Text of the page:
Biden's Unveiled $2 Trillion Infrastructure Package In Today's Speech
AILSA CHANG, HOST:
President Biden came into office focused solely on getting the nation through the pandemic. But today, he is shifting his focus to his plans for the future with an infrastructure pitch.
(SOUNDBITE OF ARCHIVED RECORDING)
PRESIDENT JOE BIDEN: It's a once-in-a-generation investment in America, unlike anything we've seen or done since we built the interstate highway system and the space race decades ago. In fact, it's the largest American jobs investment since World War II.
CHANG: Speaking in Pittsburgh, Biden introduced a $2 trillion proposal that would overhaul roads, bridges and rail, as well as water systems, the electric grid and broadband Internet. NPR White House correspondent Scott Detrow joins us now with more.
SCOTT DETROW, BYLINE: Good afternoon.
CHANG: Good afternoon. OK, this is an enormous spending package. I mean, it's like - what? - one of several multitrillion-dollar spending plans that we're going to be seeing Biden introduced this year. What is his argument for such a sprawling proposal?
DETROW: You know, it's that the country is long overdue for an infrastructure proposal like this. Presidents and lawmakers from both parties have been talking about rebuilding infrastructure for decades, and it hasn't happened on the broad scale that they all say is needed. Biden is increasingly focused on competing with China. That's just one country that has lapped the U.S. on infrastructure, you know, physical things like transit and roads, also broadband, research and development spending.
So Biden is also tying this to two things he spends a lot of time talking about - expanding jobs, particularly union jobs and the construction and manufacturing he wants this to spur, and also speeding up the country's shift to clean energy, to green energy, and lowering greenhouse gas emissions.
CHANG: OK, there's a lot in this proposal. Can you just give us some of the highlights?
DETROW: Yeah, there are so many different areas that if I just started listing them, it just becomes a blur ticking through them, especially with the price tags.
DETROW: Very broadly speaking, having warned you, the president wants to spend more than $100 billion rebuilding roads and bridges, about the same amount building out high-speed broadband so everyone in the country has high-speed Internet access. He wants to replace all lead water pipes in the country.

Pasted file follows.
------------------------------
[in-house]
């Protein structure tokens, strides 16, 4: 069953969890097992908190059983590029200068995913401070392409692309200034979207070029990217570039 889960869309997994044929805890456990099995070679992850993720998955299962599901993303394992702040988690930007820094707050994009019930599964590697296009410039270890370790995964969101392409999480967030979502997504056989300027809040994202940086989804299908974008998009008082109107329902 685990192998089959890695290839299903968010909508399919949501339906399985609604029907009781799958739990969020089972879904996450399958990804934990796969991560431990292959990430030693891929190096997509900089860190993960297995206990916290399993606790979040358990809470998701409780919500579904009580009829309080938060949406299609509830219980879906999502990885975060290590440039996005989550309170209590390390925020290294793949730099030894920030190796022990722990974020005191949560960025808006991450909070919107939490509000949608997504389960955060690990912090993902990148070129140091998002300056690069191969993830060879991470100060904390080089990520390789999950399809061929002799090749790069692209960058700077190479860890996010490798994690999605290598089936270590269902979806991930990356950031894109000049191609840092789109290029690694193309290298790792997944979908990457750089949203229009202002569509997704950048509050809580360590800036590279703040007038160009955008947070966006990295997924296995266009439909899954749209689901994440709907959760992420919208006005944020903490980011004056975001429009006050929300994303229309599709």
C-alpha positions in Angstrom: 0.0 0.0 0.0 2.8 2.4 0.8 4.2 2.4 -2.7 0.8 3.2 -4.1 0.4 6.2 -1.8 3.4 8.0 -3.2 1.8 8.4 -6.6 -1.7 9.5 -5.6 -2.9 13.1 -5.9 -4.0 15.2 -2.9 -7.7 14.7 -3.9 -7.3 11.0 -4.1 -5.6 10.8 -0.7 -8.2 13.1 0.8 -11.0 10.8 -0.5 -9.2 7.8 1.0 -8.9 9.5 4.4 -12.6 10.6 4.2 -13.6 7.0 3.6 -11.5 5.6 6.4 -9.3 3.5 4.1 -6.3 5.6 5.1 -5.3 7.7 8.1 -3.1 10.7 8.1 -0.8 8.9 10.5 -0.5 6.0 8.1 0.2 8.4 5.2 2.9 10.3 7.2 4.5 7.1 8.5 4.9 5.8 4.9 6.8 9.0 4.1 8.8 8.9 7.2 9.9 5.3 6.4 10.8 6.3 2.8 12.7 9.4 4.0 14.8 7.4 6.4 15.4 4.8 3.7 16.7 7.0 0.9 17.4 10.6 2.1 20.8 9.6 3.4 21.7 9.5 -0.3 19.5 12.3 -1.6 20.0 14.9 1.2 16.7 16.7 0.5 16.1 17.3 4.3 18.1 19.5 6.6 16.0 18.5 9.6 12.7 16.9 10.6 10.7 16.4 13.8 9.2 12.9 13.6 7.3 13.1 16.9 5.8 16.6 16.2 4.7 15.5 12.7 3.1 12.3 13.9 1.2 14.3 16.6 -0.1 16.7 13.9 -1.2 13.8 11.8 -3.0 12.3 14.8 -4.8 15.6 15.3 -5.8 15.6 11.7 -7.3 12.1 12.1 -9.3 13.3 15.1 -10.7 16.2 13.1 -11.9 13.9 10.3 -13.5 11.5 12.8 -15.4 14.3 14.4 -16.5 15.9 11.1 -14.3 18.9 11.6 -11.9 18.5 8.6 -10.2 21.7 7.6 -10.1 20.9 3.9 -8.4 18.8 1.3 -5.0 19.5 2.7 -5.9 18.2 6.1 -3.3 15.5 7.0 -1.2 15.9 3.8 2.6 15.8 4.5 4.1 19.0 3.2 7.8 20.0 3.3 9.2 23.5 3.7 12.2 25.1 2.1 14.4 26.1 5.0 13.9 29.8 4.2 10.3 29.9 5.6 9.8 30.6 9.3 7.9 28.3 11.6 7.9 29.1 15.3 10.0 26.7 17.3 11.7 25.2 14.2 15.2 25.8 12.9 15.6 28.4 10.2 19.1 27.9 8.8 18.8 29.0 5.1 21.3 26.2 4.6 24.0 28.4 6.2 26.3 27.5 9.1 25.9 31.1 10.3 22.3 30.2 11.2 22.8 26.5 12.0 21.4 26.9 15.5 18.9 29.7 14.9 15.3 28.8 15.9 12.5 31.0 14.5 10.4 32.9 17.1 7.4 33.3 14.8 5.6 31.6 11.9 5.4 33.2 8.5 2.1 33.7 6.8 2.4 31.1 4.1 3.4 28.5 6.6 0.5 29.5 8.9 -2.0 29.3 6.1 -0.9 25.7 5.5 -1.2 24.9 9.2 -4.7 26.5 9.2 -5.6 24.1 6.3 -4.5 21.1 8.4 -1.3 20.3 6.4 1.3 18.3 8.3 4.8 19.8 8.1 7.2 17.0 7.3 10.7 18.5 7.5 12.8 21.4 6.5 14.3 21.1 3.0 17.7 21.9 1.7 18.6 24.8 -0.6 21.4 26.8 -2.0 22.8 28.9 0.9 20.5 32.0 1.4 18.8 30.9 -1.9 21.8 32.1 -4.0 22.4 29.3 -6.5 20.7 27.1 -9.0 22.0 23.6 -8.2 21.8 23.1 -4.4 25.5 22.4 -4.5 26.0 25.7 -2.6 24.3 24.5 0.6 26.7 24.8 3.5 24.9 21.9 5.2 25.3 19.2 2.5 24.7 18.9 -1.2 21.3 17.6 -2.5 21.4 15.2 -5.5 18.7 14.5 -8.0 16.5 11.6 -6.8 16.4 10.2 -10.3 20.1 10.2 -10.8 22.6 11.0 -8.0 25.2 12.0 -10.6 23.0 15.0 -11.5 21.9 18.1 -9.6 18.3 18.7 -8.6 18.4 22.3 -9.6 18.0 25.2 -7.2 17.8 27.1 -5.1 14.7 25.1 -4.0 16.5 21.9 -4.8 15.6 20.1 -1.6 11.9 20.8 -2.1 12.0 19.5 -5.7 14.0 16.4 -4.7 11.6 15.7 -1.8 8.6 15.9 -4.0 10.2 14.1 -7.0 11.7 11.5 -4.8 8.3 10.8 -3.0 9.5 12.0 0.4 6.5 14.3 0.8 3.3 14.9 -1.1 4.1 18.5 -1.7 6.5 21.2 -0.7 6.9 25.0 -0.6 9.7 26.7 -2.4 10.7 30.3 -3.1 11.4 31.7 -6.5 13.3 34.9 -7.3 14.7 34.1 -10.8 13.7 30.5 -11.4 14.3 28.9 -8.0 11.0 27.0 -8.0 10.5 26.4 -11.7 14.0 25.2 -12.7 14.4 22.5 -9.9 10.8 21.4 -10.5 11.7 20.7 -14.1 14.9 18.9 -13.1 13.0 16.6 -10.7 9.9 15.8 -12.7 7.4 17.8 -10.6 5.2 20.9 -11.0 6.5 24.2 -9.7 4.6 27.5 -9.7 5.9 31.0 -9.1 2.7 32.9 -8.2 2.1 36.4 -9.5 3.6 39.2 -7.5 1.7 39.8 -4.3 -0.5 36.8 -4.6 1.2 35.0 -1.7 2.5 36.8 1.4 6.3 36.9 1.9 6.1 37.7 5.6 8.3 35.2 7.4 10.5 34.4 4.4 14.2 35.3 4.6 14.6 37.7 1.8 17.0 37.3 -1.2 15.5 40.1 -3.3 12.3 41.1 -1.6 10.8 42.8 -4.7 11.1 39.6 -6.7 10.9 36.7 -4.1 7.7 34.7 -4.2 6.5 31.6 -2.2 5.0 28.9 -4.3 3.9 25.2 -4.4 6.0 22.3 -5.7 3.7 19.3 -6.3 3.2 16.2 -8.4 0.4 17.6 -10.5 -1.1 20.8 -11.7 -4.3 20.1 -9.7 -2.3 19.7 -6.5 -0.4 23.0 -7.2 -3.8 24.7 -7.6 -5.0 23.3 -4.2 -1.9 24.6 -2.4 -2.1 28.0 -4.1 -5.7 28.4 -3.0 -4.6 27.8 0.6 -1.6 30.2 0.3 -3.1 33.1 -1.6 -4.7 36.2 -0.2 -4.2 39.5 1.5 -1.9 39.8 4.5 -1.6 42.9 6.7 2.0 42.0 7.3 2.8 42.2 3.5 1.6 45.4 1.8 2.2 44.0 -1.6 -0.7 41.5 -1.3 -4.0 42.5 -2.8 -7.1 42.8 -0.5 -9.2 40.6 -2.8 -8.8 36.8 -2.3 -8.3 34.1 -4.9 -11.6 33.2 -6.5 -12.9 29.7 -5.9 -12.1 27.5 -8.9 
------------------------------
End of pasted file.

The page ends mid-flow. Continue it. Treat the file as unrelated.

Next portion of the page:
(SOUNDBITE OF ARCHIVED RECORDING)
BIDEN: American Jobs Plan will put plumbers and pipefitters to work, replacing 100% of the nation's lead pipes and service lines.
DETROW: And that is a good example of a clear throughline here in all these proposals of addressing racial injustices, spending money on things that disproportionately affect or are used by people of color. A couple other things to tick through - you know, as I mentioned, embedded within this bill is one of the biggest efforts ever to address climate change. Biden wants to speed up the shift to clean energy. He also wants to lay the groundwork for a fast transition to electric vehicles. And then very quickly, he wants to pay for this by increasing corporate taxes to not quite the amount they were before those 2017 tax cuts, but raise them from where they are now.
CHANG: OK. Let's go back real quick to electric vehicles because that's something Biden mentioned a lot when he was running for president. I mean, that would be such a massive change. How exactly would that work?
DETROW: Yeah. Just to put this in context, he wants to spend more on this proposal than on the road and bridge part of this proposal. This is something that would massively change daily life, and it's also a good example of the approach that the White House is taking in a lot of different areas in this plan. Instead of just issuing government mandates, they're trying to speed up something that's already happening in the private sector and do that by three different ways.
First of all, he wants to give tax credits and rebates to consumers to make them more willing to buy electric vehicles, which, right now, are more expensive. Second, he wants to shift government-owned vehicles - buses, things like that - to electric in order to grow demand and get companies to make more of the electric vehicles. And then third - this is the other important part - he wants to spend billions to get state and local governments to build the charging stations that you need so that you know you can drive your electric car and not run out of energy halfway through your trip.
CHANG: Right. Well, the White House says it wants this to be bipartisan. And, Scott, I mean, infrastructure is one of those issues that both parties can theoretically agree on, at least. What's been the reaction so far from Republicans?
DETROW: Theoretical is doing a lot of work there.
DETROW: The initial Republican reaction is not too warm. Senate Minority Leader Mitch McConnell called this plan a Trojan horse, saying the administration is talking about infrastructure, but defining it in a much broader way than Republicans are. They're much more interested in the roads and bridges parts. Remember, the White House has another enormous proposal coming soon. Biden said today it's going to be called the American Families Plan. There's a lot of spending coming down the pike, and you can expect Republicans to say this is just too expensive. Of course, they spent four years largely voting in line with big spending increases President Trump wanted to see.
CHANG: That is NPR White House correspondent Scott Detrow.
Thank you, Scott.
DETROW: Sure thing.
NPR transcripts are created on a rush deadline by an NPR contractor. This text may not be in its final form and may be updated or revised in the future. Accuracy and availability may vary. The authoritative record of NPR’s programming is the audio record.